Mashi and Mashiana (II)


Mashi and Mashiana (II)
by Azadeh Azad

Part I

This poem saw in horror
the burst of the still horizon
that shook the foundation of
Mashi and Mashiana’s shelter.

Hords of herding Fathers, armed,
on horses, blazed with energy,
galloped out of the frozen dark
edges of the northern steppes.

Prints of troopers’ heavy boots,
hooves of their horses, tales of
their fleeting tents and scythed
four-horse chariots, their ruthless
push littering their path with blood
and bones.

They conquered tamarak pastures,
mountainous lands, waves of
women and wombs, new cattle,
metals, and ways of weapon-making
on their way south, east and west.

This poem cried and cursed
on the cat-like southern plateau
as father-warriors sent one from
amongst themselves to murder the
Aryan Great-Mother, Celestial Sacred Cow,
Mother of Mithra, Anahita, Mazda
on the orders of her forceful, ingrate son
self-appointed god of gods,

As the Cosmic Mother Cow rested
on her side, radiant in slumber, her shadow
where the sun buried its feet, her forehead,
a dark stage for the moon, the proxy man
did as he was told.

Thus the man became first hero, first king, first
royal/kian of the conquering Persians.
He was named Gayo Maretha,
Cow Murderer.

Gayo, gâv, kayo, cow.
Maretha, marth, mard, murderer.

Plundering Persian patriarchs
settled on the plateau, upstaged
the folktales in their own image,
celebrated Kayomarth as the first man
connected him crassly to the old tale of
creation, to the marvellous myth of
Mashi and Mashyana.

They contrived how Ahura-Mazda
created Kayomarth through the
Earth-Mother, Goddess Esphand,
before the birth of the first humans,
Mashi and Mashiana. A first man,
immortal, from god of gods before
the first couple was even made.

This poem knows the rule of fathers
comes with crazed stories, yet calculated,
crooked, conveying the worship
of the male.

Kayomarth was fashioned forth
to help Ahura-Mazda in his fight
against the Evil Spirit, Ahriman.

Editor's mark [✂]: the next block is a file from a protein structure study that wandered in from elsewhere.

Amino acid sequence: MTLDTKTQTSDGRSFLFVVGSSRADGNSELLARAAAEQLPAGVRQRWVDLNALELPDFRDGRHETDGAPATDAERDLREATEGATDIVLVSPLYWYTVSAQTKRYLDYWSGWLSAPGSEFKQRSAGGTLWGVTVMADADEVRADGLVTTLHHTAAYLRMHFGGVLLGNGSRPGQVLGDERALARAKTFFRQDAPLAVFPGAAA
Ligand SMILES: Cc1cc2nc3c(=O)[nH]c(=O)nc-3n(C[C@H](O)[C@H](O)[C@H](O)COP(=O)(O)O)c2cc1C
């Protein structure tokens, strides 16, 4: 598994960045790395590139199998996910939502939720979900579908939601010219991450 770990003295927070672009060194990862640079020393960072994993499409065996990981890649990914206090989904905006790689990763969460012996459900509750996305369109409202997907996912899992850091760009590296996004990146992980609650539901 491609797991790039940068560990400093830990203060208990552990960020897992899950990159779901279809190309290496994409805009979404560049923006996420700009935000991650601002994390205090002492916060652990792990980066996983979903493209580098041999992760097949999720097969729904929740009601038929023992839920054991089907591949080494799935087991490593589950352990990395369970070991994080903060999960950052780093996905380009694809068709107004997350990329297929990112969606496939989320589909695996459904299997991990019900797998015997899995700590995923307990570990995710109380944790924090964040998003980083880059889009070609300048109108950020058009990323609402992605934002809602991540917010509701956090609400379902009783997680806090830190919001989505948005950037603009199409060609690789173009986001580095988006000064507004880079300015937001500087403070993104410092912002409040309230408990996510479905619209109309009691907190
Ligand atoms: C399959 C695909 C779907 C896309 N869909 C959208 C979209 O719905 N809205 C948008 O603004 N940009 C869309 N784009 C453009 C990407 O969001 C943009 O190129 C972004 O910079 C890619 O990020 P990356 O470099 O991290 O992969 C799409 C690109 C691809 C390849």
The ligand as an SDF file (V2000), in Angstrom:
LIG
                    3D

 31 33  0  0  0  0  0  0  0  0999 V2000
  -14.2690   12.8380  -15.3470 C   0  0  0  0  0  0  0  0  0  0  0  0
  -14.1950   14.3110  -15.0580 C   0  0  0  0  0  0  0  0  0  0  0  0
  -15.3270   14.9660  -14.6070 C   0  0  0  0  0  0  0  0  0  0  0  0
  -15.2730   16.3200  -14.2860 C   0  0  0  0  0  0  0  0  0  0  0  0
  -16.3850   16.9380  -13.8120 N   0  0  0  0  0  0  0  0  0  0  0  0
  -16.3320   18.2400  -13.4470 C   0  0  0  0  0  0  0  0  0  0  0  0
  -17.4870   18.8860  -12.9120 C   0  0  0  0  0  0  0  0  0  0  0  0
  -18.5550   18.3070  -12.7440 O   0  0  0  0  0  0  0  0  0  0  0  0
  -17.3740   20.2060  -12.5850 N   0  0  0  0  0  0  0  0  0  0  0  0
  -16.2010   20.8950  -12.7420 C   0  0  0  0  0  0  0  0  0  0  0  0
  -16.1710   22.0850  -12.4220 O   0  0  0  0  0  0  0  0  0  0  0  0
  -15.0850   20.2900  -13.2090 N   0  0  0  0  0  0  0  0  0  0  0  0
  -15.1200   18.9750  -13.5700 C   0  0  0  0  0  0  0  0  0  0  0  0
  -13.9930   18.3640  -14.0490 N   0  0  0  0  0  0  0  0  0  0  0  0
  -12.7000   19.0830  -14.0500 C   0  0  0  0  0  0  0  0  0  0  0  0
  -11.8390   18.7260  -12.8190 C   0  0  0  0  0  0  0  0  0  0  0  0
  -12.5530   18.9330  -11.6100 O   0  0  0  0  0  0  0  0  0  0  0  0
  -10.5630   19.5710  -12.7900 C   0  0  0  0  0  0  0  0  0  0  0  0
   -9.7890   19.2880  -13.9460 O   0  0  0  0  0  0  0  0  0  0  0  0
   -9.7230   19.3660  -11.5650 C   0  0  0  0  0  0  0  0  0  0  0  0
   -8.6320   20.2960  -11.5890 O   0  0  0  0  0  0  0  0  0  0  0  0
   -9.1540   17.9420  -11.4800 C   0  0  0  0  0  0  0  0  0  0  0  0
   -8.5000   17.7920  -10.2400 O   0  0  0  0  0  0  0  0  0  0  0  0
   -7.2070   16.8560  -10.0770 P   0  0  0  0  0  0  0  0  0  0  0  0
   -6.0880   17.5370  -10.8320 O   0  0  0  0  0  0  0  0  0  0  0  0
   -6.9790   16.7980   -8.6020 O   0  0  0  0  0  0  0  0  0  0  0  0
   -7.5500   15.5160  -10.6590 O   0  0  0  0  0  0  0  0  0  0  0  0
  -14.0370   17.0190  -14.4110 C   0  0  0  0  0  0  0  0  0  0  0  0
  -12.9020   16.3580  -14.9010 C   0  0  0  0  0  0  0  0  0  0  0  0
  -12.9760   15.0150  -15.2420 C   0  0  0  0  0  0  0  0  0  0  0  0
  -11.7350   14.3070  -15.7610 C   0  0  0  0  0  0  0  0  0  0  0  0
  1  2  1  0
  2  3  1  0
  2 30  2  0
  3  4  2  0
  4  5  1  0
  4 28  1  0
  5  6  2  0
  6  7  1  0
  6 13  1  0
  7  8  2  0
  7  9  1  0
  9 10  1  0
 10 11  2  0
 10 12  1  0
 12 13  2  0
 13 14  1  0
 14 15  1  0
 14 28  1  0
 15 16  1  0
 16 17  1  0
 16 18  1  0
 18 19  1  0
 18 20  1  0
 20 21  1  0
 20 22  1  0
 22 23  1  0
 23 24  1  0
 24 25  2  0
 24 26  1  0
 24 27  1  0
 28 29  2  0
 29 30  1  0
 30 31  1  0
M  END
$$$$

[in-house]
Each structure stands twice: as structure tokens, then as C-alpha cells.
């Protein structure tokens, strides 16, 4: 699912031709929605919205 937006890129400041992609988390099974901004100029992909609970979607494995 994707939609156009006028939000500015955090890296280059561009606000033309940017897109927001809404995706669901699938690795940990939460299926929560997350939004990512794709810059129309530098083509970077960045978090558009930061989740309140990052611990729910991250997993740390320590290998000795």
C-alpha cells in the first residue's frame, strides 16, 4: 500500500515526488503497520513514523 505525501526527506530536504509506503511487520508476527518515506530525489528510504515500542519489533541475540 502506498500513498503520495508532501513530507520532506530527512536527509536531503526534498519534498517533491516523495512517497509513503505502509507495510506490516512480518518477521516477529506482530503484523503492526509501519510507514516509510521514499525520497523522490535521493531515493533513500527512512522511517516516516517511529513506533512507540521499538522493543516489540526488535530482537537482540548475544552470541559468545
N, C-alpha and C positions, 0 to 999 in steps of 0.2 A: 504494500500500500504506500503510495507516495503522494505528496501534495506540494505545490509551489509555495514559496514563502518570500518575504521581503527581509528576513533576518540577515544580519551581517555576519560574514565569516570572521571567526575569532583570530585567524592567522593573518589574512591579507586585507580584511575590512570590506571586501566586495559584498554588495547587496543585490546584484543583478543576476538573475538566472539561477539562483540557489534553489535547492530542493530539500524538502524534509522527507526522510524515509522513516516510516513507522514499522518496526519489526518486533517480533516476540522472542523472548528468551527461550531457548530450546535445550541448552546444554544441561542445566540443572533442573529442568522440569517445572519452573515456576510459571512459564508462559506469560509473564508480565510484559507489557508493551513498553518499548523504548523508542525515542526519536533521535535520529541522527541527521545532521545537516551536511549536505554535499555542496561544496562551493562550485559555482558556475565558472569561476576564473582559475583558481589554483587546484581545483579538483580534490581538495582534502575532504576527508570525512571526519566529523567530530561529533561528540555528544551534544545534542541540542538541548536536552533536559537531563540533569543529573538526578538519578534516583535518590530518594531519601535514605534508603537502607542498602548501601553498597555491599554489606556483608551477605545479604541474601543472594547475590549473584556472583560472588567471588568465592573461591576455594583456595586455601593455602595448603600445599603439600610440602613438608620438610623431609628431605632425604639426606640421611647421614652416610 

Kayomarth, an only man, without
a female mate, engaged in a
mainly male cosmic fight.

This poem learned Ahriman laying
down on the making of Kayomarth,
in his awe, for three-thousand years.

Till the arch-demon Whore, Jeh,
roused her father, Ahriman, from
his stupor, promised him to destroy
Kayomarth. Finally a female someone,
though from darkness in the eyes of
Ahura-Mazda. But Jeh had only talked.
It was Ahriman the father who acted,
sent Demon of Death, Astwihâd,
to assail Kayomarth with Want, Sloth,
Lust, and a thousand Diseases.

But it was to no avail as Ahura-Mazda
brought Sleep in the form of a radiant youth
over Kayomarth,  and Zurvan, the sexless god
of Time and Space, parent of
Ahriman and Ahura-Mazad,
destined Kayomarth to outlive
For thirty further years.

This poem laughs
at one more fractured part of the
tale where Mazda’s parent is no more
the Goddess of Earth, but the sexless
God of Time; and the revised chronicle
of Creation continues.

In the end, in accordance with his
horoscope, Kayomarth succumbed
to his wounds and died, while his sperm
having been coined from male fire,
not from female waters, fell upon
the earth, cleansed by the rays
of the sun and received by
Goddess Esphand,
his own mother.

This poem sees
how the Earth-Mother’s golden egg
was replaced by the semen of her son
Kayomarth, which remained in the
Earth-Mother’s womb for forty years
as his « seed.»

Out of Kayomarth’s fiery seed,
not of Goddess Esphand’s watery one,
slowly grew a rhubarb plant. Oh, yes,
a plant born of fire in the reverse world
of fathers, a rhubarb plant the stem
of which divided and turned
into the first human couple,
Mashi and Mashiana.

This poem says :
«And the rest is history »
a masculine three-thousand
year-old history of hailing
semen, penis and balls
to ensure that the lie of
Phallus as the source of life’s
flow is maintained in the minds
of the masses at the expense of
the power of motherhood
feigned as a weakness.

This poem adds:
And always absurdly, Kayomarth
slept with his own daughter Mashiana,
who gave birth to dark-haired Siamak,
who was her son earlier too, but
with Mashi, not with Gayomarth.
In the age of men’s rule, Siamak
became the second King
of Persia.

This poem sighs :
Even though the basis of
Mashi and Mashiana’s shelter
is shaken, they are still asleep
in their bed, living, reliving,
the horrors that landed in
their dream on a quiet,
common evening.

© Azadeh Azad, 2011


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